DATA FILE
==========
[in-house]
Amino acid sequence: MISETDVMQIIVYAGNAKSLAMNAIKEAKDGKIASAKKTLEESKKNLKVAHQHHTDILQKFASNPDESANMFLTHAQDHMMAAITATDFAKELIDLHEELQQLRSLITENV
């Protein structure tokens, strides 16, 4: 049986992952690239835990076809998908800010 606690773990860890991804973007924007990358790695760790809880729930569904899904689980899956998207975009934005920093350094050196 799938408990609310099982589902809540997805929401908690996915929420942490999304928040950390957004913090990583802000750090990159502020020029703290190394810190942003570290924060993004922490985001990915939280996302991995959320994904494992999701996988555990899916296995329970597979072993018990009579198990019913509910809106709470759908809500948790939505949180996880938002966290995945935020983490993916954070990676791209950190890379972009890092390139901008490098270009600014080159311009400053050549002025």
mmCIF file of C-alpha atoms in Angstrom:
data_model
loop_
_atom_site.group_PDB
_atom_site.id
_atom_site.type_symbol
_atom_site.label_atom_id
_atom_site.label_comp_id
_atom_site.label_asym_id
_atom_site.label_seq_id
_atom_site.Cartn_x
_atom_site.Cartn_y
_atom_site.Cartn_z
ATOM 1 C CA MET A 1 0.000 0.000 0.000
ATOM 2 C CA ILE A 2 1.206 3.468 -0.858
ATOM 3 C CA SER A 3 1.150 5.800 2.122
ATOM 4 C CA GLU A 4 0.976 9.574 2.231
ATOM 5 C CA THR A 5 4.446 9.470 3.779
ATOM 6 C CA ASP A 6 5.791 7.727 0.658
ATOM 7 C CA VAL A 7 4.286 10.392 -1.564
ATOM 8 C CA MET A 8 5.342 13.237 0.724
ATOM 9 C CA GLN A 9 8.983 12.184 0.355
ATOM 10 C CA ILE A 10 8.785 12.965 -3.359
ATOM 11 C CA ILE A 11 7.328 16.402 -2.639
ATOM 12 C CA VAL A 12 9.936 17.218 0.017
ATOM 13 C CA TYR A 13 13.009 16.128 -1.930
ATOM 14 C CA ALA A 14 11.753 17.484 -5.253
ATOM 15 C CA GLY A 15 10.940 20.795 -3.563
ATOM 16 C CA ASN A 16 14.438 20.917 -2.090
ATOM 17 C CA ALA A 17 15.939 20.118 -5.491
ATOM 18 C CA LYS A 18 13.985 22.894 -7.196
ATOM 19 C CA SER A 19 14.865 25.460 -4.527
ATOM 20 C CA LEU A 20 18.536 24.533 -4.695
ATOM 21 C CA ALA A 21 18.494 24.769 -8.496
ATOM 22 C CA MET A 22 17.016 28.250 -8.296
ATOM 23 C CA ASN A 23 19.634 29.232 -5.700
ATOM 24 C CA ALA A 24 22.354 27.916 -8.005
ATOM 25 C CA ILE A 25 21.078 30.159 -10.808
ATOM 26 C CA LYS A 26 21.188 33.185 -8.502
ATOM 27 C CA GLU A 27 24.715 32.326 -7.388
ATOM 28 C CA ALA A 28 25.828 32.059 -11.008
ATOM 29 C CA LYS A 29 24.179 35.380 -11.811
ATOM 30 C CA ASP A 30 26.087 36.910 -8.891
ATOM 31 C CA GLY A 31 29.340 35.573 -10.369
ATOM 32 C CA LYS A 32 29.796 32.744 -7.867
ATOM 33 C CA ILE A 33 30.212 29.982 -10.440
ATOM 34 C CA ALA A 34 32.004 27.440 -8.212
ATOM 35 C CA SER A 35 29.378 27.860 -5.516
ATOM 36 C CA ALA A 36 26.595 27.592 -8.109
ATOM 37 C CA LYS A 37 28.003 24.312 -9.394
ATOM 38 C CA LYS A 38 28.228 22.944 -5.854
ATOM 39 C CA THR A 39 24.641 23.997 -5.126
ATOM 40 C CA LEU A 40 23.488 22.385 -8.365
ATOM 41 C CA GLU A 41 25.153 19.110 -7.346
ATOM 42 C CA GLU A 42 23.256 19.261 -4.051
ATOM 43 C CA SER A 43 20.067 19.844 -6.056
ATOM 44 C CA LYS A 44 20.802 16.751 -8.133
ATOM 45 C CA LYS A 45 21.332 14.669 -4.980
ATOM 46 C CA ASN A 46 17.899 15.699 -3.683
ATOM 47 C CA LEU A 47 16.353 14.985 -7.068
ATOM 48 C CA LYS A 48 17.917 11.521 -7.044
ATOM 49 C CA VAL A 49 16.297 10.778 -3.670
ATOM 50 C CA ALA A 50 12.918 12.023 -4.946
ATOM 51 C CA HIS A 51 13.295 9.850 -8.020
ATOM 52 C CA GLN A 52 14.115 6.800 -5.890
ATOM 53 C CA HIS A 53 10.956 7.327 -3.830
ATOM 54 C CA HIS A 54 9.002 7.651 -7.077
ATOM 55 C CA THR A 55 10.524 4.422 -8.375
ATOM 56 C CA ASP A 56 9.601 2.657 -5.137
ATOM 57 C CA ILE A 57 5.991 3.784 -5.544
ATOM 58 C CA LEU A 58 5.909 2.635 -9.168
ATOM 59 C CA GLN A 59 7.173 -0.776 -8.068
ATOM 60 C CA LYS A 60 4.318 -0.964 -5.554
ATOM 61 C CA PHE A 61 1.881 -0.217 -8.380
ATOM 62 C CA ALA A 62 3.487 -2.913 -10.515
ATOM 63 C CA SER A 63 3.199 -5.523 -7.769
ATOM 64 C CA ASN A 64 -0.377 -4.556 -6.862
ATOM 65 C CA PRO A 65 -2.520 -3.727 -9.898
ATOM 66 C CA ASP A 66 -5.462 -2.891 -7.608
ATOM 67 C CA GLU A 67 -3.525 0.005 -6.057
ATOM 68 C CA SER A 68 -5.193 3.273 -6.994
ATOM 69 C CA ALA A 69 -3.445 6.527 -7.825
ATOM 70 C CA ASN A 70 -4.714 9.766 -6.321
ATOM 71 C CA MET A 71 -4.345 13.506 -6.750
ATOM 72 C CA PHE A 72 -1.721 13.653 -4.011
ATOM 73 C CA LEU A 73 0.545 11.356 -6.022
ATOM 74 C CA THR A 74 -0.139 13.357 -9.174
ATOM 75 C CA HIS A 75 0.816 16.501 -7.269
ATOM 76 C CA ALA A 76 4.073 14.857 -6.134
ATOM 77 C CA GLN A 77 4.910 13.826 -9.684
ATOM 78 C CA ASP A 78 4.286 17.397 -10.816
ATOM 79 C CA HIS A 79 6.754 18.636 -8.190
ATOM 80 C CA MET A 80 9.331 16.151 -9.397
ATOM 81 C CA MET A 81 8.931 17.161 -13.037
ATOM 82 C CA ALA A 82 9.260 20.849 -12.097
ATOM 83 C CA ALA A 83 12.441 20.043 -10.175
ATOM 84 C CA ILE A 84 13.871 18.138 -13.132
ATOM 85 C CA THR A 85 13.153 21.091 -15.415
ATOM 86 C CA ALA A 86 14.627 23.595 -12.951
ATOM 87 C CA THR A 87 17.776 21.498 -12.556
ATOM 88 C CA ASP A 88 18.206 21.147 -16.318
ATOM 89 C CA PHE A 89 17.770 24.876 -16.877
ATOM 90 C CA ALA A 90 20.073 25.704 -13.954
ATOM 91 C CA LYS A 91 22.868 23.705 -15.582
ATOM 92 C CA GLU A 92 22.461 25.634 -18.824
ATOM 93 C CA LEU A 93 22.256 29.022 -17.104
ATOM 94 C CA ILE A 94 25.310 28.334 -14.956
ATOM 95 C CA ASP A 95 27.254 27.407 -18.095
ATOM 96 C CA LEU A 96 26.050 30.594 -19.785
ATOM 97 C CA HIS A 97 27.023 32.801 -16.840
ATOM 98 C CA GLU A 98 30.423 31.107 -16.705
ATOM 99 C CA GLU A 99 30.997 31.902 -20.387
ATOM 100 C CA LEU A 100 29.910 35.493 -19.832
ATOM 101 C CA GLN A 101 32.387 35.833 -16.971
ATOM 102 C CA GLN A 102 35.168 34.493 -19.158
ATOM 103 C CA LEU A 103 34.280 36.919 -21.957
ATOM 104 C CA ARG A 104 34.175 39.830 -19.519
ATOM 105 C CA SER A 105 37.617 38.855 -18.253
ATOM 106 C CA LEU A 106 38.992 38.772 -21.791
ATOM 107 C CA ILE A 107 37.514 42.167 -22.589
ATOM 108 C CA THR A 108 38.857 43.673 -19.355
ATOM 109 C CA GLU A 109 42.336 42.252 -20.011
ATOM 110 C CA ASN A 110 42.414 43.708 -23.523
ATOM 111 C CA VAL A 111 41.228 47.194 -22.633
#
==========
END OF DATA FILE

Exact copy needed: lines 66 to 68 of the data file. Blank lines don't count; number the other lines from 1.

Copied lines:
ATOM 50 C CA ALA A 50 12.918 12.023 -4.946
ATOM 51 C CA HIS A 51 13.295 9.850 -8.020
ATOM 52 C CA GLN A 52 14.115 6.800 -5.890